Prudence Bushnell, former US ambassador to Kenya
Even as events leading to the August 8th general elections overshadowed the commemoration of the August 7th, 1998 bomb attack on the US ambassador to Kenya and Tanzania that killed over 200 Kenyans, 12 Americans and 10 Tanzanians, Prudence Bushnell, the then US ambassador to Kenya remembers the incident like it happened yesterday.
She says she is still haunted by the fact that the Nairobi bombing could have been prevented or its impact at least could have been lessened had officials in Washington listened to her calls.
Ms Bushnell recounts the attack as and aftermath in her yet to be published memoir entitled Rattling Teacups: An Ambassador's Story.
She recounts a top-floor meeting in the adjoining Cooperative Bank House and how she was thrown to the floor as flying glass lacerated her face and hands.
She says that, despite repeatedly urging US security officials to install stronger defenses at the embassy, her calls fell on a deaf ear.
“Congress had starved the State Department of money for many years,” Ms Bushnell said in an interview .
“There was no money to do what needed to be done.”
Even after the attack, little response was given by the American authorities.
“The bombing occurred at the time of a political scandal in Washington involving Bill Clinton and [White House intern] Monica Lewinsky,” Ms Bushnell said.
“We got coverage for three or four days. Then the world and Washington moved on.”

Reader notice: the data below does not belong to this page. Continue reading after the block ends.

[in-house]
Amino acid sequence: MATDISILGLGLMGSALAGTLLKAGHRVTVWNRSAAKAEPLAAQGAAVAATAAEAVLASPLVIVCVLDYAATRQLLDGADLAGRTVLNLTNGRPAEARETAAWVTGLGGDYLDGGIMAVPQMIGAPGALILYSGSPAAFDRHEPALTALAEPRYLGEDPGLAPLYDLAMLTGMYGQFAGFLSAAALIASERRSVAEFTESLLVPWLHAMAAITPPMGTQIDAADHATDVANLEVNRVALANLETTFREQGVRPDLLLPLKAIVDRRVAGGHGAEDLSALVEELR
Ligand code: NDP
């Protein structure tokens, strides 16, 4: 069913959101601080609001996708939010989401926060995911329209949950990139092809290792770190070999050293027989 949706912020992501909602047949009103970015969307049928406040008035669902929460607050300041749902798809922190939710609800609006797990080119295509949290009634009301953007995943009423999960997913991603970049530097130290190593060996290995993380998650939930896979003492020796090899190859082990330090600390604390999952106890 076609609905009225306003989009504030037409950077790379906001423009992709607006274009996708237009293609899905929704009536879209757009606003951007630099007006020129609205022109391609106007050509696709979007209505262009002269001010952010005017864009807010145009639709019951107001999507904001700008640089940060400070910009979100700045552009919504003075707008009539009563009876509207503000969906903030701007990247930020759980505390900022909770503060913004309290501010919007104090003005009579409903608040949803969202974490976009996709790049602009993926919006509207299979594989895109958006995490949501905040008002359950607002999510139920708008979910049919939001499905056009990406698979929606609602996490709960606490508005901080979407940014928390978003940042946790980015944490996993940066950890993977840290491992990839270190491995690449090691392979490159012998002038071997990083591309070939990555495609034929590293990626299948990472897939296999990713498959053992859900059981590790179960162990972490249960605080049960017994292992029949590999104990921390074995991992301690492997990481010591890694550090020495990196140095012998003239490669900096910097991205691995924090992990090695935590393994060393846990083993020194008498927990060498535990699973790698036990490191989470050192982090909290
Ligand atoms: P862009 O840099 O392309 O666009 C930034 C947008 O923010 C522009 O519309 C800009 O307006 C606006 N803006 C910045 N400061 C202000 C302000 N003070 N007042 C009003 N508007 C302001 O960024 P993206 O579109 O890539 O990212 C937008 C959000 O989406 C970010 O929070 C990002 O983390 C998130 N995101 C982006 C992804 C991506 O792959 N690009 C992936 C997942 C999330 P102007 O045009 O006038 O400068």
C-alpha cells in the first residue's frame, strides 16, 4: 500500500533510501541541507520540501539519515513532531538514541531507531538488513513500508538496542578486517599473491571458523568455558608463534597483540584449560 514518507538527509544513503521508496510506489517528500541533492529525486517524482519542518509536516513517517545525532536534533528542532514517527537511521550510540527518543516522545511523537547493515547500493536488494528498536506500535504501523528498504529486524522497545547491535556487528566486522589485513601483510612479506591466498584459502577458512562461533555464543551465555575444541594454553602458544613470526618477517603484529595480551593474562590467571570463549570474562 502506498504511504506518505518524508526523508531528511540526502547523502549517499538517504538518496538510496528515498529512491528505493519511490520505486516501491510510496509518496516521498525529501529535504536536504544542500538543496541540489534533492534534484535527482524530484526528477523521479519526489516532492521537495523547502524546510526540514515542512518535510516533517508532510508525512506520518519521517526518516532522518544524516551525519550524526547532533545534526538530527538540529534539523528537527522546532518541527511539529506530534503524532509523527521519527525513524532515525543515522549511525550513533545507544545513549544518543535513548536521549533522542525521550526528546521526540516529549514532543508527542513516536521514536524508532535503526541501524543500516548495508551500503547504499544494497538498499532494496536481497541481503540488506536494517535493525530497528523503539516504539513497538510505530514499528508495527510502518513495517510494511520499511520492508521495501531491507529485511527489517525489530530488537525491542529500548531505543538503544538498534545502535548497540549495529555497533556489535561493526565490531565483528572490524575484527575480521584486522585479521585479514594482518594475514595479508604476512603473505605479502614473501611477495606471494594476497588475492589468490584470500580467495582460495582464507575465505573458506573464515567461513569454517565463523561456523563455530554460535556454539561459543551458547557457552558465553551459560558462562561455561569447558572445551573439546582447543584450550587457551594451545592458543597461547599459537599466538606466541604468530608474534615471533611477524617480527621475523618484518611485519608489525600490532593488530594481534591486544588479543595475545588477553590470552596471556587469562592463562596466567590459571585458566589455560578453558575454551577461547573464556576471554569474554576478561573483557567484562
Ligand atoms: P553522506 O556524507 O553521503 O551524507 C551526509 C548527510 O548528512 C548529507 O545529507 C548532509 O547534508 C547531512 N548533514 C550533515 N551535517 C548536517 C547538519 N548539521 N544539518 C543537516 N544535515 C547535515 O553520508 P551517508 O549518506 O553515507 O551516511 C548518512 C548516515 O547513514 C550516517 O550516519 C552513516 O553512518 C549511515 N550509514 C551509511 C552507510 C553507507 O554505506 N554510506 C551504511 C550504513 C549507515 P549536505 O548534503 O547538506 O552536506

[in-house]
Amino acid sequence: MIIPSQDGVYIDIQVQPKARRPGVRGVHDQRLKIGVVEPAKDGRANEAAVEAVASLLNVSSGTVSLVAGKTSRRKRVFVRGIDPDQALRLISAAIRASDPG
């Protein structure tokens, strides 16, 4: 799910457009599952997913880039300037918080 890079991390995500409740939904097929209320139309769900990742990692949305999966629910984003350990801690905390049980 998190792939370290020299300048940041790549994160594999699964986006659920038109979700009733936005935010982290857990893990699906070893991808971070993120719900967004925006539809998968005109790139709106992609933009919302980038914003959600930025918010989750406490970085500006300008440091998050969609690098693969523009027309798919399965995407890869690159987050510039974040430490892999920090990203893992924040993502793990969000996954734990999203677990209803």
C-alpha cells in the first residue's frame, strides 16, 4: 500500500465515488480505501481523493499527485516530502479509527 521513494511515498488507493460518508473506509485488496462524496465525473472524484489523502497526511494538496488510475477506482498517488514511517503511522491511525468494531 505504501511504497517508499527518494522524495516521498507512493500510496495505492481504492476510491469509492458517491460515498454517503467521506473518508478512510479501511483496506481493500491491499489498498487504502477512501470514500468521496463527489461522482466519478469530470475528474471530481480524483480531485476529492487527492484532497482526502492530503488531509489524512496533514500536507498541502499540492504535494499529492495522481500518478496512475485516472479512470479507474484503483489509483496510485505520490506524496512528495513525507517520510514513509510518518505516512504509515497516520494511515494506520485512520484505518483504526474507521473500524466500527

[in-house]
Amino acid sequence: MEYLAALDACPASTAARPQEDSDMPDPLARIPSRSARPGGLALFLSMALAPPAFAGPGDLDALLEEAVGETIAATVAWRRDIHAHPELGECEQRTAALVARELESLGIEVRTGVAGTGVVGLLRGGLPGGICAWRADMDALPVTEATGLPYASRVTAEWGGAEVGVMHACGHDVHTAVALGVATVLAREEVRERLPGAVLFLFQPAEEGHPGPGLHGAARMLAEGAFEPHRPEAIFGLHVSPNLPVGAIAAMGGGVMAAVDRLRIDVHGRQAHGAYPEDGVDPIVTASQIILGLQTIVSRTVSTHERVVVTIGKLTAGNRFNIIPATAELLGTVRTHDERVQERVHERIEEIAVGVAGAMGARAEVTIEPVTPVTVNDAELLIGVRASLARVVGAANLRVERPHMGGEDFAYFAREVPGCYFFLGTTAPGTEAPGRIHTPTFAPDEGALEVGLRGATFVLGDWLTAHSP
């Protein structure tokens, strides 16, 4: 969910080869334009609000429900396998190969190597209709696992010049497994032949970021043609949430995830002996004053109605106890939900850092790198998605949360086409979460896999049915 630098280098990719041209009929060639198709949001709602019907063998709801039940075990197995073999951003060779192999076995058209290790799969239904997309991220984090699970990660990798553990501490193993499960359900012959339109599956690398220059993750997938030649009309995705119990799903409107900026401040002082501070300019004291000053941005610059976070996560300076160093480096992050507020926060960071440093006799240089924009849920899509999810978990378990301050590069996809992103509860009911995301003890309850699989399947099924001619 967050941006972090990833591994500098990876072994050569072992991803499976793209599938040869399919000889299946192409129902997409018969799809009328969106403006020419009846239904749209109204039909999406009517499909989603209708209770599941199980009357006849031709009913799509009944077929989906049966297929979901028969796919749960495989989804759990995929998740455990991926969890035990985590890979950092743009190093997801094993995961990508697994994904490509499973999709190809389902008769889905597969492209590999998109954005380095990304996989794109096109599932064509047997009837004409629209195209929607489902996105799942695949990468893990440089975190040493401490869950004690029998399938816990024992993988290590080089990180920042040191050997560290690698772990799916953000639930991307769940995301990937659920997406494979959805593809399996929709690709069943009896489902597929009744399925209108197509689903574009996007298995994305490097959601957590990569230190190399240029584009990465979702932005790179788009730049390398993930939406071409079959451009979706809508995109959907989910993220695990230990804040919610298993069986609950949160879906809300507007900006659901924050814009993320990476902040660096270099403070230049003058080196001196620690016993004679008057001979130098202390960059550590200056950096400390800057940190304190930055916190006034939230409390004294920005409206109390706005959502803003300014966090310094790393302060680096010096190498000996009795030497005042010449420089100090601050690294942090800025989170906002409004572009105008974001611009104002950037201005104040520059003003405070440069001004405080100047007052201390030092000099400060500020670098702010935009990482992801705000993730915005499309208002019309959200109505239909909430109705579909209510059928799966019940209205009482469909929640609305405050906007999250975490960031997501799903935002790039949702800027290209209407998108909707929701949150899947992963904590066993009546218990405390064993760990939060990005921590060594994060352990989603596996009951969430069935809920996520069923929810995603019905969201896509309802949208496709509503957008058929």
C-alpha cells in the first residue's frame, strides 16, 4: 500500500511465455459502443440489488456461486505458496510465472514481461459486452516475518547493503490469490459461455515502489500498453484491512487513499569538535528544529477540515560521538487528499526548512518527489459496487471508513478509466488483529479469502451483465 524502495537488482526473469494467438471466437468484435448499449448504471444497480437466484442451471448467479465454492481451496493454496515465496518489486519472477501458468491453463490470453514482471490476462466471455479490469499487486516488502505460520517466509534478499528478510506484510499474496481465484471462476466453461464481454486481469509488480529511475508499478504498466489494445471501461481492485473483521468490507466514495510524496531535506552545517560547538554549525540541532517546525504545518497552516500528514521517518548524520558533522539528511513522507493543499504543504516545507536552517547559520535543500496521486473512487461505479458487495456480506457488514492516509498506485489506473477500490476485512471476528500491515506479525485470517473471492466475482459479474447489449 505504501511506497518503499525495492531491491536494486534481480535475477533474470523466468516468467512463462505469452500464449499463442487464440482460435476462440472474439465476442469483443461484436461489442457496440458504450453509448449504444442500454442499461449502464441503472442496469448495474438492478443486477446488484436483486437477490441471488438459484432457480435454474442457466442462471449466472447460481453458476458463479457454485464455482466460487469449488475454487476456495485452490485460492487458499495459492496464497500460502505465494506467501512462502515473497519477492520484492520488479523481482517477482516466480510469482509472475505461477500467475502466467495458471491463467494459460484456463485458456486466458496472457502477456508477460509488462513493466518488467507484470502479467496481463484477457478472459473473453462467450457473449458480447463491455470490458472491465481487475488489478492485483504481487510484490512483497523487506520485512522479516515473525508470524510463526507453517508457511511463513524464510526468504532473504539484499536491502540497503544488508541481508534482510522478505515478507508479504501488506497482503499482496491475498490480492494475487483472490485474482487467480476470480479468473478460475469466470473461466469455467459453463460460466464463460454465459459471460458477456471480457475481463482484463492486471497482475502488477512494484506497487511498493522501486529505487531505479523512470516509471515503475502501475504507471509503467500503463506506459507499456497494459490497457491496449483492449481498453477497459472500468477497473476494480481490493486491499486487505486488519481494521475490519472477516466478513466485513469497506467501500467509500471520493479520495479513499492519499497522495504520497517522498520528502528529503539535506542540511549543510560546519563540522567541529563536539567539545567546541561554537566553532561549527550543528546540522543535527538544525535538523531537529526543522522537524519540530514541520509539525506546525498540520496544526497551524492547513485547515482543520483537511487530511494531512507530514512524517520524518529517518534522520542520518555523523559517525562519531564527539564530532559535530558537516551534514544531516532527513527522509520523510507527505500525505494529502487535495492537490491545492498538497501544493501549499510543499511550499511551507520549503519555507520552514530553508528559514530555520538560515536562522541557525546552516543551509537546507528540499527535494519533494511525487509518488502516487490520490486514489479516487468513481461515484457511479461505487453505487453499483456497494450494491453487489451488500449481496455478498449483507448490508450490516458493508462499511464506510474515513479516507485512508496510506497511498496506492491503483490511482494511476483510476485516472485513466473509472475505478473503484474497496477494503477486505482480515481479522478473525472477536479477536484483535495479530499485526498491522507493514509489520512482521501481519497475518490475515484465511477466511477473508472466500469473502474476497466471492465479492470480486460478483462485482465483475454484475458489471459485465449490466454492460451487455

"The US Congress never held a hearing on the destruction the Kenya and Tanzania diplomatic compounds, nor did the Clinton administration carry out a formal “after-action review”, she added.
With bad blood existing between her and President Moi, the attack presented a chance for the two to have a first direct encounter.
“He wouldn't see me for three months after I arrived,” she recounted.
“He didn't say so, but he was displeased that the US had appointed a woman to succeed a female ambassador [Aurelia Brazeal, who held the post from 1993 to 1996].”
"When we finally met, the president “argued an enormous amount”, Ms Bushnell recalled.
While Bushnell was pushing for action on corruption and political violence, Moi “kept saying 'Americans don't understand Africa — don't understand that the people love me'".
"Corruption and political violence remain common in today's Kenya, Ms Bushnell said, although she acknowledges Kenya's economic gains in the past 20 years.
“I hope,” she added, “that Kenyans will soon get the system they deserve — political figures who respect the rule of law, the electoral process and the rights of people who may not have vetoed for them”.
Although US gave Kenya more than $40 million (Sh4bn) to cover victims' medical expenses, Kenyans who suffered injuries or personal losses in the attacks continue to press for personal compensation through lawsuits filed in US courts. 70 year Bushnell also never received compensation for injuries and trauma and was forced to pay for therapy out of her own pocket.
She hopes her “Rattling Teacups” memoir will find a publisher before next year's 20th anniversary of the attack that affected her life as well as her career.